GPU-accelerated method of moments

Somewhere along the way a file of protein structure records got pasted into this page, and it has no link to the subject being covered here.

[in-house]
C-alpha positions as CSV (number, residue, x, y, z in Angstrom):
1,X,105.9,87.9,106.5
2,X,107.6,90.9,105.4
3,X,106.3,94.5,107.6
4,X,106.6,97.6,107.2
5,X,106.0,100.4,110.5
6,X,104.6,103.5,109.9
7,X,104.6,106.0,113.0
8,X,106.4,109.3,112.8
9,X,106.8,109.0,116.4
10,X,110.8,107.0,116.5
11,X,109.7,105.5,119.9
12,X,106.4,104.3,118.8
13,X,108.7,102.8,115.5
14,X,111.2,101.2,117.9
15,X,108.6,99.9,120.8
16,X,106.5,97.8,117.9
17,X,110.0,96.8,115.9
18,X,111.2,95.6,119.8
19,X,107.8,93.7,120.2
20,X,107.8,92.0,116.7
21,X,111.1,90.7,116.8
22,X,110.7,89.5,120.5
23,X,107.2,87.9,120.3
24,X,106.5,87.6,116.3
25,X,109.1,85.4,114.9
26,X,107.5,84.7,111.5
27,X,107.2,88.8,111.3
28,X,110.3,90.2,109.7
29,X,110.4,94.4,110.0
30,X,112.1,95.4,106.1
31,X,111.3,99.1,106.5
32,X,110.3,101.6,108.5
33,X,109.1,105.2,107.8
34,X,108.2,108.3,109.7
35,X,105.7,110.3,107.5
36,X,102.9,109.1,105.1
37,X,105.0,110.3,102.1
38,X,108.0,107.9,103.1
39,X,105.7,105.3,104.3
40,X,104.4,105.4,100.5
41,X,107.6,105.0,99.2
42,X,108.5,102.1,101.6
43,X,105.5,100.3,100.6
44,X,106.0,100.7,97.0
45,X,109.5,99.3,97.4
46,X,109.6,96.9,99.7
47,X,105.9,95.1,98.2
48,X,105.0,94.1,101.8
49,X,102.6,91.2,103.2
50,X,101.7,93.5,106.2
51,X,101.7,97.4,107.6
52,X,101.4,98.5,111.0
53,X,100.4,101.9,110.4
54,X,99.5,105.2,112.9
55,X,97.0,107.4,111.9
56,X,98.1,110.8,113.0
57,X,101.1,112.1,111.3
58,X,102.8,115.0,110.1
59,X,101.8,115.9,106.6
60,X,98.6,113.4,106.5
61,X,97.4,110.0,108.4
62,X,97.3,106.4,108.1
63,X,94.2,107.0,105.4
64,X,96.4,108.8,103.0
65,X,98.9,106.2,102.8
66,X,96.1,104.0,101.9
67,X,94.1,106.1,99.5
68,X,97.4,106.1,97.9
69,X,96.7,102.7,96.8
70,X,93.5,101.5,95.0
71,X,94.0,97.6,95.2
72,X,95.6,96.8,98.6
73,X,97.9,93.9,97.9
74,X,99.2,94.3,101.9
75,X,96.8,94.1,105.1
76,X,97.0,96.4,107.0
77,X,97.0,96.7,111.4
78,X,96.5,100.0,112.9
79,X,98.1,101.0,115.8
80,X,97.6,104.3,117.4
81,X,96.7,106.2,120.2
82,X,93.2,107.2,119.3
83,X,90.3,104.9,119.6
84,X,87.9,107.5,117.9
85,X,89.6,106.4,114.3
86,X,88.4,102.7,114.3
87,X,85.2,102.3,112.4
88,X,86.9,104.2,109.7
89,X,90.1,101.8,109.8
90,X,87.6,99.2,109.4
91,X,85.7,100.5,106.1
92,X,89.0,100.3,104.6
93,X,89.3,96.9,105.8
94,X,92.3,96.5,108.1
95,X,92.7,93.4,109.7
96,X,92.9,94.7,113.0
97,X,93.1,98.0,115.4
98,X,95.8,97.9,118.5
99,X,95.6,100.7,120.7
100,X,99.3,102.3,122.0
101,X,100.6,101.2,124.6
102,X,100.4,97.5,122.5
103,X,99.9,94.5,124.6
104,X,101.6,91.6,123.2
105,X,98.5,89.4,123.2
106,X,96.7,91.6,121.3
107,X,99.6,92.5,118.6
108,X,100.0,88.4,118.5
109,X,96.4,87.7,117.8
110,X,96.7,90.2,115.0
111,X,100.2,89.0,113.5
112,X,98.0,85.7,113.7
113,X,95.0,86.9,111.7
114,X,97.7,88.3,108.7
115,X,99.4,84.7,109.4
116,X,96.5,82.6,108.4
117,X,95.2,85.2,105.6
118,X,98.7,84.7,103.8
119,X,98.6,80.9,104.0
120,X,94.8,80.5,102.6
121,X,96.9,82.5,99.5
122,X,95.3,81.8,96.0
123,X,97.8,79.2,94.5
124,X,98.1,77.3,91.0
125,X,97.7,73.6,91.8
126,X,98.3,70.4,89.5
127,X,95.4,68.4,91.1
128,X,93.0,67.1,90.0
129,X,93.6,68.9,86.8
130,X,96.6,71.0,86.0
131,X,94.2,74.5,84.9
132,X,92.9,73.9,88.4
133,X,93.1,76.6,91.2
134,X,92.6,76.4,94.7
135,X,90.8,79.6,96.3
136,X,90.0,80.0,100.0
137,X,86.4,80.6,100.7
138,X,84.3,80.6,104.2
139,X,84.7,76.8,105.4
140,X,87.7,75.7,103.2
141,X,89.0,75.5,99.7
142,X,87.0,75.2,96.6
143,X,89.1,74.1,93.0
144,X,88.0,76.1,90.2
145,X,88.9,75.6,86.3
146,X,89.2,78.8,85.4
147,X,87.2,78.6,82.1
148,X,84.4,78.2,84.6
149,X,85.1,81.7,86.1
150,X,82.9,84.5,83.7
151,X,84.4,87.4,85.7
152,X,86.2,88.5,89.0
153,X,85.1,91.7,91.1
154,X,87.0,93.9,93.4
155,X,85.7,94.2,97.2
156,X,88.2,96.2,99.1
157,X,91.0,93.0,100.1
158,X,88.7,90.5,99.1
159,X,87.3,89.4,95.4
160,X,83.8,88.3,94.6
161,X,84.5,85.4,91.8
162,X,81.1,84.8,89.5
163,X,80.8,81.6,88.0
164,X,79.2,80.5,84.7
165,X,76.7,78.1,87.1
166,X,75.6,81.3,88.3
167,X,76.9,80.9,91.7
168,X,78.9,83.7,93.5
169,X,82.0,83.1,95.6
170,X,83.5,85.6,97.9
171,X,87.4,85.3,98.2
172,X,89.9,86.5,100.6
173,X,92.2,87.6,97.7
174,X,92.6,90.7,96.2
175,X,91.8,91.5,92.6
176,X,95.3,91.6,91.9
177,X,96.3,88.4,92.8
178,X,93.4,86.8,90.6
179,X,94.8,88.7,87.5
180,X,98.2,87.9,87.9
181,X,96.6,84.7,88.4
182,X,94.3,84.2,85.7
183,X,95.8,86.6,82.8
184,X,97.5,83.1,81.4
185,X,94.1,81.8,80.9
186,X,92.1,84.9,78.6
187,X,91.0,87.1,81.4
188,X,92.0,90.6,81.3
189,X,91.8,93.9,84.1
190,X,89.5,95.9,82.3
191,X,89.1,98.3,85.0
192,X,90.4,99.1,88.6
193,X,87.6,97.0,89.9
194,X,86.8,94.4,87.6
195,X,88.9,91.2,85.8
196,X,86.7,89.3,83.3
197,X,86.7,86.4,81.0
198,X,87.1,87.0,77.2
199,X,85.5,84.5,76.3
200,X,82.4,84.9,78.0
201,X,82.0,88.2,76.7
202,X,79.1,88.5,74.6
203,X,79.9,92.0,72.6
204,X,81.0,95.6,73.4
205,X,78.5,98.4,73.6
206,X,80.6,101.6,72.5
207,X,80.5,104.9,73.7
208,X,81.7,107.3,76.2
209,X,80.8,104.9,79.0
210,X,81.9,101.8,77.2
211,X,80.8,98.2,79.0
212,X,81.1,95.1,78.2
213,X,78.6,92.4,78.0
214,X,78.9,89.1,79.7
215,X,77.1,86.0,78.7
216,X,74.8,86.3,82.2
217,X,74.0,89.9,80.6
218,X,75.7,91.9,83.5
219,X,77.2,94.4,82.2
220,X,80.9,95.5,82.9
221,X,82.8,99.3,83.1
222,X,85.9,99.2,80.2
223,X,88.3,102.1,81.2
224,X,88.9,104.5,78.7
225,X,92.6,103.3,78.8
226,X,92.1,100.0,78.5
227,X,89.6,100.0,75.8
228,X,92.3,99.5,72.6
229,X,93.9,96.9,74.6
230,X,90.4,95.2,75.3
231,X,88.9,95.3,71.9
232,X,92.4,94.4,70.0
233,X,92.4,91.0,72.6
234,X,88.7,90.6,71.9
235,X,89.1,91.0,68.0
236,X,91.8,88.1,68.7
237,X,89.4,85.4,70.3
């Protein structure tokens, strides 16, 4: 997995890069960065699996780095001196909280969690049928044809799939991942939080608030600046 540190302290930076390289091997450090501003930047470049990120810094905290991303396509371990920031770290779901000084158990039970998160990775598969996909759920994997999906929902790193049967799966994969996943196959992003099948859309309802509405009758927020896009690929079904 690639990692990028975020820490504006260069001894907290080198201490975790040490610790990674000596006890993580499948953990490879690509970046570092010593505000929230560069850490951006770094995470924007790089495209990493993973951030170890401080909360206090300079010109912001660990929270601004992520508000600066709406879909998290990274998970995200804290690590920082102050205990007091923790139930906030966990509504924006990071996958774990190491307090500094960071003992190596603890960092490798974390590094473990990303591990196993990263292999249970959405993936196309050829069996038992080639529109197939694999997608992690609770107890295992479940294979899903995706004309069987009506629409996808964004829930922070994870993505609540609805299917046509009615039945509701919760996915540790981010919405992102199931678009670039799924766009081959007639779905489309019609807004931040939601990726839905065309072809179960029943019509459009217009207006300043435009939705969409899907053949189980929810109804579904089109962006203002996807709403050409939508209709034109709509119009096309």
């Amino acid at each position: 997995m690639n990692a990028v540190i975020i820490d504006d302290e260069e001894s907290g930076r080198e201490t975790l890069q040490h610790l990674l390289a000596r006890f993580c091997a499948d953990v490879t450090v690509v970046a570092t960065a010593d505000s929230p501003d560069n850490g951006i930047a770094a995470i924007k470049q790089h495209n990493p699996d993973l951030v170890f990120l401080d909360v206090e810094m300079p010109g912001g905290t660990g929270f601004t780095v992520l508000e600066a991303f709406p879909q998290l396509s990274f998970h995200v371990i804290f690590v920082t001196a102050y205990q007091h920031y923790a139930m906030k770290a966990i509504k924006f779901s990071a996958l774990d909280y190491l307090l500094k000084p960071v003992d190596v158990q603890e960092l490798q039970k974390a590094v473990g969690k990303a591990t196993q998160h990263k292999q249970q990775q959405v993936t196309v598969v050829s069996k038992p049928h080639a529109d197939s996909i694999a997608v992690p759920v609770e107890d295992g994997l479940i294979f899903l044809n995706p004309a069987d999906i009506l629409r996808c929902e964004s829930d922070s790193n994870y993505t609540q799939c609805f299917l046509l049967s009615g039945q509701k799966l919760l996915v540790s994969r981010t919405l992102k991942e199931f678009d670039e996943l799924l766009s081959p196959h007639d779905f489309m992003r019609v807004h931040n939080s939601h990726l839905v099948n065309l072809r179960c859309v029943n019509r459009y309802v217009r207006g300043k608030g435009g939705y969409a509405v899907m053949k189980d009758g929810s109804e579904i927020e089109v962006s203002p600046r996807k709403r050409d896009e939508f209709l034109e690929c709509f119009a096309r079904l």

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This work considers the use of commodity graphics processing units (GPUs) for accelerating run-time critical phase of method of moments (MoM) which is a widely used computational electromagnetic (CEM) technique for solving electromagnetic problems governed by an electric field integral equation (EFIE), and ideally suited for radiation and scattering problems. To this end, scattering analysis of metallic bodies with arbitrary shape using standard Rao-Wilton-Glisson (RWG) basis and weighting functions which is a good tradeoff between accuracy and complexity, is considered for the serial and parallel implementations. Among the phases of MoM—assembling impedance matrix and excitation vector, and solving matrix equation—impedance matrix assembly is the most compute intensive phase, and involves massive data-based parallelism; computation of each matrix element requires execution of a common program with unique data set. Therefore the impedance matrix assembly phase is subjected to the GPU acceleration using CUDA that supports single instruction, multiple data (SIMD) paradigm. The results computed shows a good agreement with the reference values computed with commercial software package such as FEKO. From the performance viewpoint, the GPU-based implementation shows a significant speedups over the CPU-only implementation. The linear growth of speedup with respect to number of CUDA threads used to compute matrix element conforms the scalability of the implementation, and indicates the feasibility of greater speedups for larger problems. The peak speedup for the impedance matrix assembly phase of MoM was measured to be about 30 that turn up about 4× faster execution when considering total MoM solution process for the problem and hardware considered. In addition, the comprehensive treatment of the scattering problem in functional analysis framework and the detailed implementation of MoM make this work useful for developing other accelerated implementations of other computational electromagnetic (CEM) methods (i.e., FDTD, FEM).
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